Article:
Schizophrenia and Its Treatment: Neuroscientific, Historical, and Phenomenological Perspectives|
Fall 2021 not offered
|Course Cluster and Certificates: Health Studies|
The goal of this seminar will be to critically investigate the concept of schizophrenia as a unitary disease construct, from historical, neuroscientific, and phenomenological approaches, and the implications of these views for our understanding of treatment of the disorder. How are we to make sense of a psychiatric disorder that has changed so substantially in definition over time, with wide interindividual difference in symptom expression and functional outcome, a wide array of competing theories regarding etiology and biological mechanisms, and correspondingly diverse treatment interventions? We will engage these questions through three separate units that will evaluate the disorder from three different levels of analysis: (1) readings in the history of psychiatry and the perspective they cast on schizophrenia as a unitary disease concept; (2) an analysis of contemporary work in neuroimaging and experimental cognition in the disease and the current status of creating a coherent account of neurocognitive mechanisms of the disease, as well as a neurocognitive approach to novel interventions; and (3) new work on understanding the experience of the disease from first-person accounts and the systematic analysis of these accounts as a window to understanding heterogeneity in the disease and novel approaches for therapy.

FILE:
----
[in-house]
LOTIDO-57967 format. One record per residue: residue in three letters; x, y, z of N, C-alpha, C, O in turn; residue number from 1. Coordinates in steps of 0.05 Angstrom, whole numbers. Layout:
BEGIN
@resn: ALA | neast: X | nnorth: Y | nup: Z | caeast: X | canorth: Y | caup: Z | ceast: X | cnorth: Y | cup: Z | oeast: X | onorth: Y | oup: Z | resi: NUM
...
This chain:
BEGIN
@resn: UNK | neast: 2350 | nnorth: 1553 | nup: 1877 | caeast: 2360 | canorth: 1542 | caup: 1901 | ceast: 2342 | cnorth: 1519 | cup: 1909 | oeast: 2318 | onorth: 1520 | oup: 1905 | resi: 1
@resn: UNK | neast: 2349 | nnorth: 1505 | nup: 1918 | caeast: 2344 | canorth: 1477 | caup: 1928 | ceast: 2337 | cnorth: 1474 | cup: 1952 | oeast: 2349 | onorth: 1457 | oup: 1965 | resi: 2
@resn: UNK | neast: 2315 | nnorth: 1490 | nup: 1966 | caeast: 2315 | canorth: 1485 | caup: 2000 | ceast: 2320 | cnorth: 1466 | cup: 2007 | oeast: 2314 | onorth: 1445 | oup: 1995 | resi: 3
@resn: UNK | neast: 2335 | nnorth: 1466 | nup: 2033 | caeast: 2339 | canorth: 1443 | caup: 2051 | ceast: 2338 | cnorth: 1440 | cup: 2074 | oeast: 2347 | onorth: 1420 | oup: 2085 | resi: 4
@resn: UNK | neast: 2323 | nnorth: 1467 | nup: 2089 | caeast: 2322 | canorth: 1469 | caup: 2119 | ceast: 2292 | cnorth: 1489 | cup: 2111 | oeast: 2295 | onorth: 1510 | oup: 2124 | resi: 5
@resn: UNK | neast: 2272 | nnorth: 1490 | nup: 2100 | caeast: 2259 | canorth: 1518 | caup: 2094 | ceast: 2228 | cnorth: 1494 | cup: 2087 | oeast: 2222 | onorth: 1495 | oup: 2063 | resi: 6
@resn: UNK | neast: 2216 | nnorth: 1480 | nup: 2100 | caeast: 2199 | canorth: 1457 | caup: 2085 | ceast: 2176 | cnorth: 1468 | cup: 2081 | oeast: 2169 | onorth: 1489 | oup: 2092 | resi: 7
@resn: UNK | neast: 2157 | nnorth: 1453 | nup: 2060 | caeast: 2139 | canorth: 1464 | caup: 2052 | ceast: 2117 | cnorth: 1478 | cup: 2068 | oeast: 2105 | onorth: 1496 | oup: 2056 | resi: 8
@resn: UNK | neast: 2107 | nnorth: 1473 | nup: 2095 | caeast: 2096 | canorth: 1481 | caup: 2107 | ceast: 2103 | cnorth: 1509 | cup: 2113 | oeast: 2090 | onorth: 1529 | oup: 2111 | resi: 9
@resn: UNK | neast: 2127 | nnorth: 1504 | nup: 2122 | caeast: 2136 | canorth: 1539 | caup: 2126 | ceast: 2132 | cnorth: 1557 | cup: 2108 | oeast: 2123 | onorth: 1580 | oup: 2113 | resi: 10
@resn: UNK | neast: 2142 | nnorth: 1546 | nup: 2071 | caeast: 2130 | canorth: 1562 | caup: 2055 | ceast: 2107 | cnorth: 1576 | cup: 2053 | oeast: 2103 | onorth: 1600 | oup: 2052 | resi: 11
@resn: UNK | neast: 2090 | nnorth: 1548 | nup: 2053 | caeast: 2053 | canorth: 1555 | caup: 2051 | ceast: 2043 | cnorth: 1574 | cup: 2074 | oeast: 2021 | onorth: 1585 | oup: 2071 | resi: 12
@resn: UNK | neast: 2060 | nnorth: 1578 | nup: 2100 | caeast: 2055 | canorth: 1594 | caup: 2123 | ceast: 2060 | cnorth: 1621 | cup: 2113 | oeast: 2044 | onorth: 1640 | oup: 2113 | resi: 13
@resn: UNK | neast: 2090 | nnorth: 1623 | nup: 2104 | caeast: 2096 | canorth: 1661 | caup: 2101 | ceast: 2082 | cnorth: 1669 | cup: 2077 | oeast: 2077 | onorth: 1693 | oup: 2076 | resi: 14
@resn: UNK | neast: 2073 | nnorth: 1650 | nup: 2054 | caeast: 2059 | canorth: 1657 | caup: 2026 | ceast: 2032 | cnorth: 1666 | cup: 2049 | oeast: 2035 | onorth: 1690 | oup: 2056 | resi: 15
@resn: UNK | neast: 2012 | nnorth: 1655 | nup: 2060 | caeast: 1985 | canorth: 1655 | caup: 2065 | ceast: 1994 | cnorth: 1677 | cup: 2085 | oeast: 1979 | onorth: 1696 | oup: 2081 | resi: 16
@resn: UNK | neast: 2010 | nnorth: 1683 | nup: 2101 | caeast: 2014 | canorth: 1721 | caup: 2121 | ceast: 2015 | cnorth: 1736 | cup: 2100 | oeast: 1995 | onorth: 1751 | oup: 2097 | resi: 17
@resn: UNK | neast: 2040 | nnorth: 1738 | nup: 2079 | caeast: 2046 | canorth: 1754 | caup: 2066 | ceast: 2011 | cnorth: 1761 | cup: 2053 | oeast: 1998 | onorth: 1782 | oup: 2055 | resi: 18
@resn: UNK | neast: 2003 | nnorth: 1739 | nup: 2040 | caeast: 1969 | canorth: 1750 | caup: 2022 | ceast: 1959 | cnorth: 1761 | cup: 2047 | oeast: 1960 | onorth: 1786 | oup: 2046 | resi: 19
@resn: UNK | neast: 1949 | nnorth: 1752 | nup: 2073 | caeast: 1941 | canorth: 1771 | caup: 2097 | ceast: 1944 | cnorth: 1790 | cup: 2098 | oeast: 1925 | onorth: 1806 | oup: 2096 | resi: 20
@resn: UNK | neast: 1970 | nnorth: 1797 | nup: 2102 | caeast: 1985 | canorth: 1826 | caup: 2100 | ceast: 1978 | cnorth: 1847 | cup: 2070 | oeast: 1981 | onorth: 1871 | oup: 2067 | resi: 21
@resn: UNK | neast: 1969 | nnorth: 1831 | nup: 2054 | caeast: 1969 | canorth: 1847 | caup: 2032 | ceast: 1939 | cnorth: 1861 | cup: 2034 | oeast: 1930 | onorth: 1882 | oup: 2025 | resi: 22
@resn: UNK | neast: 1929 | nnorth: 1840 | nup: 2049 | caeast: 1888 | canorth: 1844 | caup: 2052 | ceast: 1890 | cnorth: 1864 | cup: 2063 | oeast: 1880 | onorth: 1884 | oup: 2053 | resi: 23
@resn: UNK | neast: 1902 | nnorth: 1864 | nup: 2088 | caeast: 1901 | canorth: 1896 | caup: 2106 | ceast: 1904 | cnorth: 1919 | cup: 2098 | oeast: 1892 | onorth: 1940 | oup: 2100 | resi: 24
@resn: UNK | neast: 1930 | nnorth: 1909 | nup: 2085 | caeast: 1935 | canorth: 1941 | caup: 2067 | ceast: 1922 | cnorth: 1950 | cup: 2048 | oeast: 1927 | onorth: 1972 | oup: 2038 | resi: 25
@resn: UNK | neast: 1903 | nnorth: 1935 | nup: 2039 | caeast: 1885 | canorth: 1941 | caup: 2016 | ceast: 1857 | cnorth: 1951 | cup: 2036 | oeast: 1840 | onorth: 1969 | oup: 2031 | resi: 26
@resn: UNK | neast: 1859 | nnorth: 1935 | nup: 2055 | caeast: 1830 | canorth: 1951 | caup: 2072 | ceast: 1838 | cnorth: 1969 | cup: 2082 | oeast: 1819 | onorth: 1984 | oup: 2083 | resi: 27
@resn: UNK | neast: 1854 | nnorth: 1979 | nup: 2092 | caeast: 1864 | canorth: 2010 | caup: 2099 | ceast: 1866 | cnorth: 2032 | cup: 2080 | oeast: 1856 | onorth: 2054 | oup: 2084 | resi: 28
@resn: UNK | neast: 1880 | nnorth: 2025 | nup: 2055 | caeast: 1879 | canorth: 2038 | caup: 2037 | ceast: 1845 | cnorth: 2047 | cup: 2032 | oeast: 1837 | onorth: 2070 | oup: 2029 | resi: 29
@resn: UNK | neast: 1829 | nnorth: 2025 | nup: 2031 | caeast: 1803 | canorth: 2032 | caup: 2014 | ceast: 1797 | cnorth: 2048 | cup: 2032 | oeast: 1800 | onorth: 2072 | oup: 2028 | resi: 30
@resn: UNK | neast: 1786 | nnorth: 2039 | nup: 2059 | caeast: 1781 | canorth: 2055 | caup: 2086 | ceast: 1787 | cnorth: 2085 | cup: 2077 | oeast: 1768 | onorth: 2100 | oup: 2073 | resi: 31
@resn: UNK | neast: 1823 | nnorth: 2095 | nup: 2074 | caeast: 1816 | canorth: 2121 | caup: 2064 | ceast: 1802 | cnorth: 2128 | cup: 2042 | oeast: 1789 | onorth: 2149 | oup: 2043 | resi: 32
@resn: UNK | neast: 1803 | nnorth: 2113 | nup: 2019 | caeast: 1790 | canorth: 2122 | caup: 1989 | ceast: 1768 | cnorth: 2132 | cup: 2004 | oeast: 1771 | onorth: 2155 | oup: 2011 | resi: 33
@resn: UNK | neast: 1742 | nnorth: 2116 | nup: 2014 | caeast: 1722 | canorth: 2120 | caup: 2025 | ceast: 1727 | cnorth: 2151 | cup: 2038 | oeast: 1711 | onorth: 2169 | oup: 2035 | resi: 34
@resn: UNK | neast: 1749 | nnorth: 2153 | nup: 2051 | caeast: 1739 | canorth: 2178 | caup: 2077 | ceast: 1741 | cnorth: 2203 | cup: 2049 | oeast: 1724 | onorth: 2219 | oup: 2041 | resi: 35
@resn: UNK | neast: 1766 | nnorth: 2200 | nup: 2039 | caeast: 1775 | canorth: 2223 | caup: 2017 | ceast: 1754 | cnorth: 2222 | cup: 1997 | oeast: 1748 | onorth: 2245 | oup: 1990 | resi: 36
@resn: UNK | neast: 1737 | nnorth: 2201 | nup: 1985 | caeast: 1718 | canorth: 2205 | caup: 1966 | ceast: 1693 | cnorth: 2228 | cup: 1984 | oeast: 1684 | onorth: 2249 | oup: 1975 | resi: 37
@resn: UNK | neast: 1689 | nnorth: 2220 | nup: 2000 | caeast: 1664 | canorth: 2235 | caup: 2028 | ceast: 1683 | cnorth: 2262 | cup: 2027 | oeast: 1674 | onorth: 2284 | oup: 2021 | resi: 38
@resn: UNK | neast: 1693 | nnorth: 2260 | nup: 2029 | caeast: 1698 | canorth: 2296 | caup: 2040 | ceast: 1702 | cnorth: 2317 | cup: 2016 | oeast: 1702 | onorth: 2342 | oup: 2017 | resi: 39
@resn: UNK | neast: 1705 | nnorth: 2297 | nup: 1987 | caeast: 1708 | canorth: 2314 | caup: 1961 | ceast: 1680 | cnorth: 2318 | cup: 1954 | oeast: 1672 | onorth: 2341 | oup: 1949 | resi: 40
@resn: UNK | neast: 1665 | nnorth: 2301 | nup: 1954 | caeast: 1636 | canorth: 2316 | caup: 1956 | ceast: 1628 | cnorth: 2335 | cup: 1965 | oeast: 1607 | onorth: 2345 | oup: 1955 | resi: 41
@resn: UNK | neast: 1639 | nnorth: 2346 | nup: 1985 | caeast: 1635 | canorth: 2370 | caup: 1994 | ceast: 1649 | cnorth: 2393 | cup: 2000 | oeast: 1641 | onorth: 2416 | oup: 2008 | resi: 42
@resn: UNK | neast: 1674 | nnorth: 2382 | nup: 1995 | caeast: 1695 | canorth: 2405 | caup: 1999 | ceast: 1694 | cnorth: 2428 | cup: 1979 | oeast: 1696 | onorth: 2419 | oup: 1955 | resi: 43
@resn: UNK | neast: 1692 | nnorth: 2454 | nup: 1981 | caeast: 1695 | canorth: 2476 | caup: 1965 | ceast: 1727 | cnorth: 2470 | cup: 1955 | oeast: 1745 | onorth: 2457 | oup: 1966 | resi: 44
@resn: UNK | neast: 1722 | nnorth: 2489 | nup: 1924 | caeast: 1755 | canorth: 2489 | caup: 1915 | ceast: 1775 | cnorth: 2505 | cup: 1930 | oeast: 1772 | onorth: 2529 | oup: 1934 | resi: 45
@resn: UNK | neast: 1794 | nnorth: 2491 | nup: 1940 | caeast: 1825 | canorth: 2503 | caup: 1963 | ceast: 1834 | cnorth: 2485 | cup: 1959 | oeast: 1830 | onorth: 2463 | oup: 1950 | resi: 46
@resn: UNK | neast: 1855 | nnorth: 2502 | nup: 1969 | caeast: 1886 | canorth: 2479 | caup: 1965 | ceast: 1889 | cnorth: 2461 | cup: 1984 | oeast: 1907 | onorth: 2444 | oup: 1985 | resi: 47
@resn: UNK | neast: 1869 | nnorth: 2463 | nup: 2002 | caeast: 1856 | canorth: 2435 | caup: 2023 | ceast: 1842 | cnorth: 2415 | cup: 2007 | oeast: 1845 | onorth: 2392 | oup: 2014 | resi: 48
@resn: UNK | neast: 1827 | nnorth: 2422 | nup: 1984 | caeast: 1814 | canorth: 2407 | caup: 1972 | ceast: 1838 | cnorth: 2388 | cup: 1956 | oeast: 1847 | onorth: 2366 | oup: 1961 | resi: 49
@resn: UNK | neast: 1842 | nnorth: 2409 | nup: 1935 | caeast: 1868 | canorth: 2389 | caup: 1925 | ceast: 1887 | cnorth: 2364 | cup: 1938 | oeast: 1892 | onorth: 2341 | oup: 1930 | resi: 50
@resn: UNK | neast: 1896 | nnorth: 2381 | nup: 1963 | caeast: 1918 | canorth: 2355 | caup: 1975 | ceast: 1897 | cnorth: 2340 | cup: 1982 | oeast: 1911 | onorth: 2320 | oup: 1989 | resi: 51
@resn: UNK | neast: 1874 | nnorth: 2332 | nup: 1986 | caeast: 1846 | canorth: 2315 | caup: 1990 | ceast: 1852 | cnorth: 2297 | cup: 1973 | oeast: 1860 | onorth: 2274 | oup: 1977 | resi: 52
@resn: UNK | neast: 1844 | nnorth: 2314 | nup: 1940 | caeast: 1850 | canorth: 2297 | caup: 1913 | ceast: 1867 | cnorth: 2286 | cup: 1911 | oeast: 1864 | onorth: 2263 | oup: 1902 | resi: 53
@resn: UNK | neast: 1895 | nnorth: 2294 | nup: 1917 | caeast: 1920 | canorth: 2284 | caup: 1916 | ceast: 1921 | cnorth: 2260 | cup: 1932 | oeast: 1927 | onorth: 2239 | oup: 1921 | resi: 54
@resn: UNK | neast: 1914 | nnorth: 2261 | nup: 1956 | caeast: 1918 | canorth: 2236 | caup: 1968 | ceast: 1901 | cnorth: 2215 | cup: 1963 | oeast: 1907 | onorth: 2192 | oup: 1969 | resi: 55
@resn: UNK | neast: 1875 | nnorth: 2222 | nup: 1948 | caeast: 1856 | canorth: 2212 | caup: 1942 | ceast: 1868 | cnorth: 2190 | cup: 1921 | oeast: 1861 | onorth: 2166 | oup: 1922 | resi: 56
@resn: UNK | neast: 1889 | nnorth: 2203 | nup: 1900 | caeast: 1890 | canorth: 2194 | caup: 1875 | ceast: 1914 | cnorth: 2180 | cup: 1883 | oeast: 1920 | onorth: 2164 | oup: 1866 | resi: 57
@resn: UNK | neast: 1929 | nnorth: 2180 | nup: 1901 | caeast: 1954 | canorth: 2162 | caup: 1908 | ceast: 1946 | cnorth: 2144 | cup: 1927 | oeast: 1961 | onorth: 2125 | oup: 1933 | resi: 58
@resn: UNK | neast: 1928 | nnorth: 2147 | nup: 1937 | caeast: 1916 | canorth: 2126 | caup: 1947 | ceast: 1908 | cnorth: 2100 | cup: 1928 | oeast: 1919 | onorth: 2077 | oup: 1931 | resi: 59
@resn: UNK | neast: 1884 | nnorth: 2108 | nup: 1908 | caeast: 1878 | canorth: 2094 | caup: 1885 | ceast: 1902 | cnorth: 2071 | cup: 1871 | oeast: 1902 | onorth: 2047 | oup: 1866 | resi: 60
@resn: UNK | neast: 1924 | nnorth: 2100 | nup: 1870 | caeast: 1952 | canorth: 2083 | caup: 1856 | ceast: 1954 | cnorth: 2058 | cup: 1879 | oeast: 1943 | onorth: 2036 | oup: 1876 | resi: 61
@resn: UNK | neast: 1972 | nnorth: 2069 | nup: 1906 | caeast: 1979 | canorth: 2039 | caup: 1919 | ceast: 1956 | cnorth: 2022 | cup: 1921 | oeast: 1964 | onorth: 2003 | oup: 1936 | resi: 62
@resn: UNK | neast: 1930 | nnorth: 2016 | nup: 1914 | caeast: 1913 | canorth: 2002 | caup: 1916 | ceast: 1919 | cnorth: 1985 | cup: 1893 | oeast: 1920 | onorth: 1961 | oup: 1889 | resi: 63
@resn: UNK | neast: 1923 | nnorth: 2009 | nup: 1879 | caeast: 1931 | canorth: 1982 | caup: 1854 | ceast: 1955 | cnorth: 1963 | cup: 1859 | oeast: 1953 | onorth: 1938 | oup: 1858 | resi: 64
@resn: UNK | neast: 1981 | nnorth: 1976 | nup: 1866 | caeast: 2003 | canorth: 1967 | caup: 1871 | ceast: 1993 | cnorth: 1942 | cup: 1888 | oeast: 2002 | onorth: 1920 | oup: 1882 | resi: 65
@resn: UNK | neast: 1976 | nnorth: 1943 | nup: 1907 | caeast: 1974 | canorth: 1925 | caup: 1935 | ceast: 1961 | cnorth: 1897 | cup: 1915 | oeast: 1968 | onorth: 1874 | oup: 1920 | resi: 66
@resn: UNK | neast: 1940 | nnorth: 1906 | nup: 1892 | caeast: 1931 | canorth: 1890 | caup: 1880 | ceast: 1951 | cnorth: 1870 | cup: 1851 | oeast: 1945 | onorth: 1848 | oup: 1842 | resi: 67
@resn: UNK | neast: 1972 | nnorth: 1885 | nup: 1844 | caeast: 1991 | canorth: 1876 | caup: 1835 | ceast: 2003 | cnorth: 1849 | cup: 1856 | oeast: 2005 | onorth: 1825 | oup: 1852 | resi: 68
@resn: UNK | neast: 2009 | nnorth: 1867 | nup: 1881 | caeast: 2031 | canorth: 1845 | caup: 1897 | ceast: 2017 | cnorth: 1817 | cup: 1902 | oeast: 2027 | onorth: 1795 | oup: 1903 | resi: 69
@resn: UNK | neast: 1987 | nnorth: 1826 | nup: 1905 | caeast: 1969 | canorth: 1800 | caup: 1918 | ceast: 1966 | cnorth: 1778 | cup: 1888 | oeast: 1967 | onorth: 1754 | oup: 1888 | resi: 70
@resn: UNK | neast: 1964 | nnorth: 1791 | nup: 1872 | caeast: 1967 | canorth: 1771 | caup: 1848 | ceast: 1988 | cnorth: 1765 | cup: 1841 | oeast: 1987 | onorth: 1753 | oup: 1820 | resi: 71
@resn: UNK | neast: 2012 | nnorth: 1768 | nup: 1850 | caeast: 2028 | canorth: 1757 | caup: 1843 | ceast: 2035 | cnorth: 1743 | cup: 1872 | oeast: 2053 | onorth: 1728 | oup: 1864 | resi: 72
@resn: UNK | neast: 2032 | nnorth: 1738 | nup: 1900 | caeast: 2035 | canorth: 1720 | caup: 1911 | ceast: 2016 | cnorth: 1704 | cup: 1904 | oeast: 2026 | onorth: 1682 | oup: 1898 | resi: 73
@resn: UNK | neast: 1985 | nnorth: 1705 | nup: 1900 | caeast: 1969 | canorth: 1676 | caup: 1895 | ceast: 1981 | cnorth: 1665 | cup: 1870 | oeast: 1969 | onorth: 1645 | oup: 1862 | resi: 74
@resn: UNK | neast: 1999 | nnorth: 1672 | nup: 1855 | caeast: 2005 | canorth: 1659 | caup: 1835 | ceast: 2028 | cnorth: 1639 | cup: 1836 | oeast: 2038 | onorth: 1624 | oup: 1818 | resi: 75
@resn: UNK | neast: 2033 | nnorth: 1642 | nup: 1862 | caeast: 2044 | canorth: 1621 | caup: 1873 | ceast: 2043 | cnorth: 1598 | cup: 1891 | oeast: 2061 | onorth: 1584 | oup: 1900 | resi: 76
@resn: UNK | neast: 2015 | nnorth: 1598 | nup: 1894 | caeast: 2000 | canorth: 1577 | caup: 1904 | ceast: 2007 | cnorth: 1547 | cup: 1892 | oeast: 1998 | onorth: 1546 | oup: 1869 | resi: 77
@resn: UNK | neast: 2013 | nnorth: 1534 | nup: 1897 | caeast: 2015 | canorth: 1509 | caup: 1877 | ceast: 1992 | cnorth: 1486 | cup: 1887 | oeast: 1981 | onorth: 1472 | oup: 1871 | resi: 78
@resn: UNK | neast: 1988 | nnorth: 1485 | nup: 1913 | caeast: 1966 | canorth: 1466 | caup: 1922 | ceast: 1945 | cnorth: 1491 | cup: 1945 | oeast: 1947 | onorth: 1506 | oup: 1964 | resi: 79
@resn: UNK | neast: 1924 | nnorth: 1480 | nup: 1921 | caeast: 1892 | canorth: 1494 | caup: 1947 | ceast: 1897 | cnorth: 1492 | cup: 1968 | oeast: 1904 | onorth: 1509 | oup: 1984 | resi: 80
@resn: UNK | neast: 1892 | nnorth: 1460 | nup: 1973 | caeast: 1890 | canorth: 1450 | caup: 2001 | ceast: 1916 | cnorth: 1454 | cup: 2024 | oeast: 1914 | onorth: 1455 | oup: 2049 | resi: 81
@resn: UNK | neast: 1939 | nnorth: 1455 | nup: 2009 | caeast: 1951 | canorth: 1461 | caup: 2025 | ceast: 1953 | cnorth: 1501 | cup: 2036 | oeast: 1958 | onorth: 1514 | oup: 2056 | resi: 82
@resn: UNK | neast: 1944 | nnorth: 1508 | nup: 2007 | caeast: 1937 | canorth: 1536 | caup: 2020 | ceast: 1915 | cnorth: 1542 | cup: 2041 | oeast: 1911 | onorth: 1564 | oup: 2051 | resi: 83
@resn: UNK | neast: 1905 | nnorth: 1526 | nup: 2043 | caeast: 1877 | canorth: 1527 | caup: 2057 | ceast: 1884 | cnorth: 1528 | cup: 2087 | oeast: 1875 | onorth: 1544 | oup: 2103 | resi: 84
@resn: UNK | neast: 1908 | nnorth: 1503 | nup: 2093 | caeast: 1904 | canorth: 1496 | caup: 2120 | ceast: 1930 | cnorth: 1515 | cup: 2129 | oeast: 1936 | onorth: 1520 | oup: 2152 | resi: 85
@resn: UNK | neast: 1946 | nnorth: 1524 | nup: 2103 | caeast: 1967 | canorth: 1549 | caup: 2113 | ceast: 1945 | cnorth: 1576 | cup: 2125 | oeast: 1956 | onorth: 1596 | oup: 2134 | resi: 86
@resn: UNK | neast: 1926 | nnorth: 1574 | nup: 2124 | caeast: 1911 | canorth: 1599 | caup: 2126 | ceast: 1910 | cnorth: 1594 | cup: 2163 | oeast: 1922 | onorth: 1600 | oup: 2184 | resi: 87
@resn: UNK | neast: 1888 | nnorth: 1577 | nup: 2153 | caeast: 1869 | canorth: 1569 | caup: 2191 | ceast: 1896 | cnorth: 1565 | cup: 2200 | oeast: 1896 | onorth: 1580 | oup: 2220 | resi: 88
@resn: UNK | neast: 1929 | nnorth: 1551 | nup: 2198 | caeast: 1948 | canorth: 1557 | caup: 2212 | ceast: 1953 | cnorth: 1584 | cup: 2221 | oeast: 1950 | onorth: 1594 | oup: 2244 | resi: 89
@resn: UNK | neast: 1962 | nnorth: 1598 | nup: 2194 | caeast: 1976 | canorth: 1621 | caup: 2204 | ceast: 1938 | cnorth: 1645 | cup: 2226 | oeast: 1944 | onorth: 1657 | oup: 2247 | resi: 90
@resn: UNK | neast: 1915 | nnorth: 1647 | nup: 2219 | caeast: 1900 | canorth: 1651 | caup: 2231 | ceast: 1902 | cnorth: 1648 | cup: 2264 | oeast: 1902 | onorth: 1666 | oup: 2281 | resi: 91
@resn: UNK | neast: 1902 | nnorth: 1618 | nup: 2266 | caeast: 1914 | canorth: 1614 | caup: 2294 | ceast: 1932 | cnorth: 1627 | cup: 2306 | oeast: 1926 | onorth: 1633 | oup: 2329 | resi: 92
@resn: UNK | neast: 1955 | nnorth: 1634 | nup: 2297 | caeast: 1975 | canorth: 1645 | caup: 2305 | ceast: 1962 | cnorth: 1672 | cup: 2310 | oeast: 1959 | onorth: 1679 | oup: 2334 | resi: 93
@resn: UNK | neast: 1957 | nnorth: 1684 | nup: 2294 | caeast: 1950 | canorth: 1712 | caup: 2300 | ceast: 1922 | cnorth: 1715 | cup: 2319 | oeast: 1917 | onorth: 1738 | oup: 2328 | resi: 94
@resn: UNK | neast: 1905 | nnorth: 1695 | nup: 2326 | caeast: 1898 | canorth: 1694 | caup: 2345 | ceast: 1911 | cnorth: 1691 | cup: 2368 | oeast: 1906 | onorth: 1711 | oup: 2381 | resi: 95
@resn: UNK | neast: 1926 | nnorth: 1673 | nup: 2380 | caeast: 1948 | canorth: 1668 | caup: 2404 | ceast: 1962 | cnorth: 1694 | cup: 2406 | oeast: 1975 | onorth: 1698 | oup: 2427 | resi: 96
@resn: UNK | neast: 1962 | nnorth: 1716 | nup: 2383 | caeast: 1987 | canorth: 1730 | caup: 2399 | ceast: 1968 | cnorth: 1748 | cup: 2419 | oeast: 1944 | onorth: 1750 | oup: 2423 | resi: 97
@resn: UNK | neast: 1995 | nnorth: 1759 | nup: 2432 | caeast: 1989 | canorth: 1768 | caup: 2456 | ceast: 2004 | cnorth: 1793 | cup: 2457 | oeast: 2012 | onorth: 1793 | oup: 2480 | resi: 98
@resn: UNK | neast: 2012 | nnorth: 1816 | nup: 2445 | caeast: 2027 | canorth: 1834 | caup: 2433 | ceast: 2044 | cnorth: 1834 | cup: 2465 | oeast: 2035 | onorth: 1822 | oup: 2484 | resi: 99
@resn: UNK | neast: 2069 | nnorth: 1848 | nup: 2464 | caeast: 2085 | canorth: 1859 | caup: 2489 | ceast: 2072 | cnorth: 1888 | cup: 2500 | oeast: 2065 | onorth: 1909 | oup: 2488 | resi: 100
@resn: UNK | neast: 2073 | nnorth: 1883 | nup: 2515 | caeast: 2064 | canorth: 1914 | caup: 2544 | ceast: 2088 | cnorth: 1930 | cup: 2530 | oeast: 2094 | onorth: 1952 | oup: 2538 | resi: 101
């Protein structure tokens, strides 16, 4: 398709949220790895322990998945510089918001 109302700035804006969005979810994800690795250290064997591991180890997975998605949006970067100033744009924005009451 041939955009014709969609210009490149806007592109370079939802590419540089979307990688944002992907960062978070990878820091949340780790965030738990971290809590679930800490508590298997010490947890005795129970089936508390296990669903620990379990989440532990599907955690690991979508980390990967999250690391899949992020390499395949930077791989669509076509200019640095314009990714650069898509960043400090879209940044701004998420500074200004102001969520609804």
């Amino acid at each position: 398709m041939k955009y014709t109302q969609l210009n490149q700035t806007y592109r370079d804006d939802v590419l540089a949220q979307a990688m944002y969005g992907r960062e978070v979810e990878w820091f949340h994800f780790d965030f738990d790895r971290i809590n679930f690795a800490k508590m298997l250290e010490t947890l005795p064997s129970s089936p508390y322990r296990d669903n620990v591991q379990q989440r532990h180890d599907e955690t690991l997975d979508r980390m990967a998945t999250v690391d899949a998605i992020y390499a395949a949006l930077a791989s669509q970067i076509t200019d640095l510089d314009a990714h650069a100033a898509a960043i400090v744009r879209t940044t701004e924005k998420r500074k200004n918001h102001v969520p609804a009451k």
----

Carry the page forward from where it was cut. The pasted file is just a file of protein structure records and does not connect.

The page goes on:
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|Course Format: Seminar||Grading Mode: Graded|
||Fulfills a Major Requirement for: (CIS)(NS&B)(PSYC)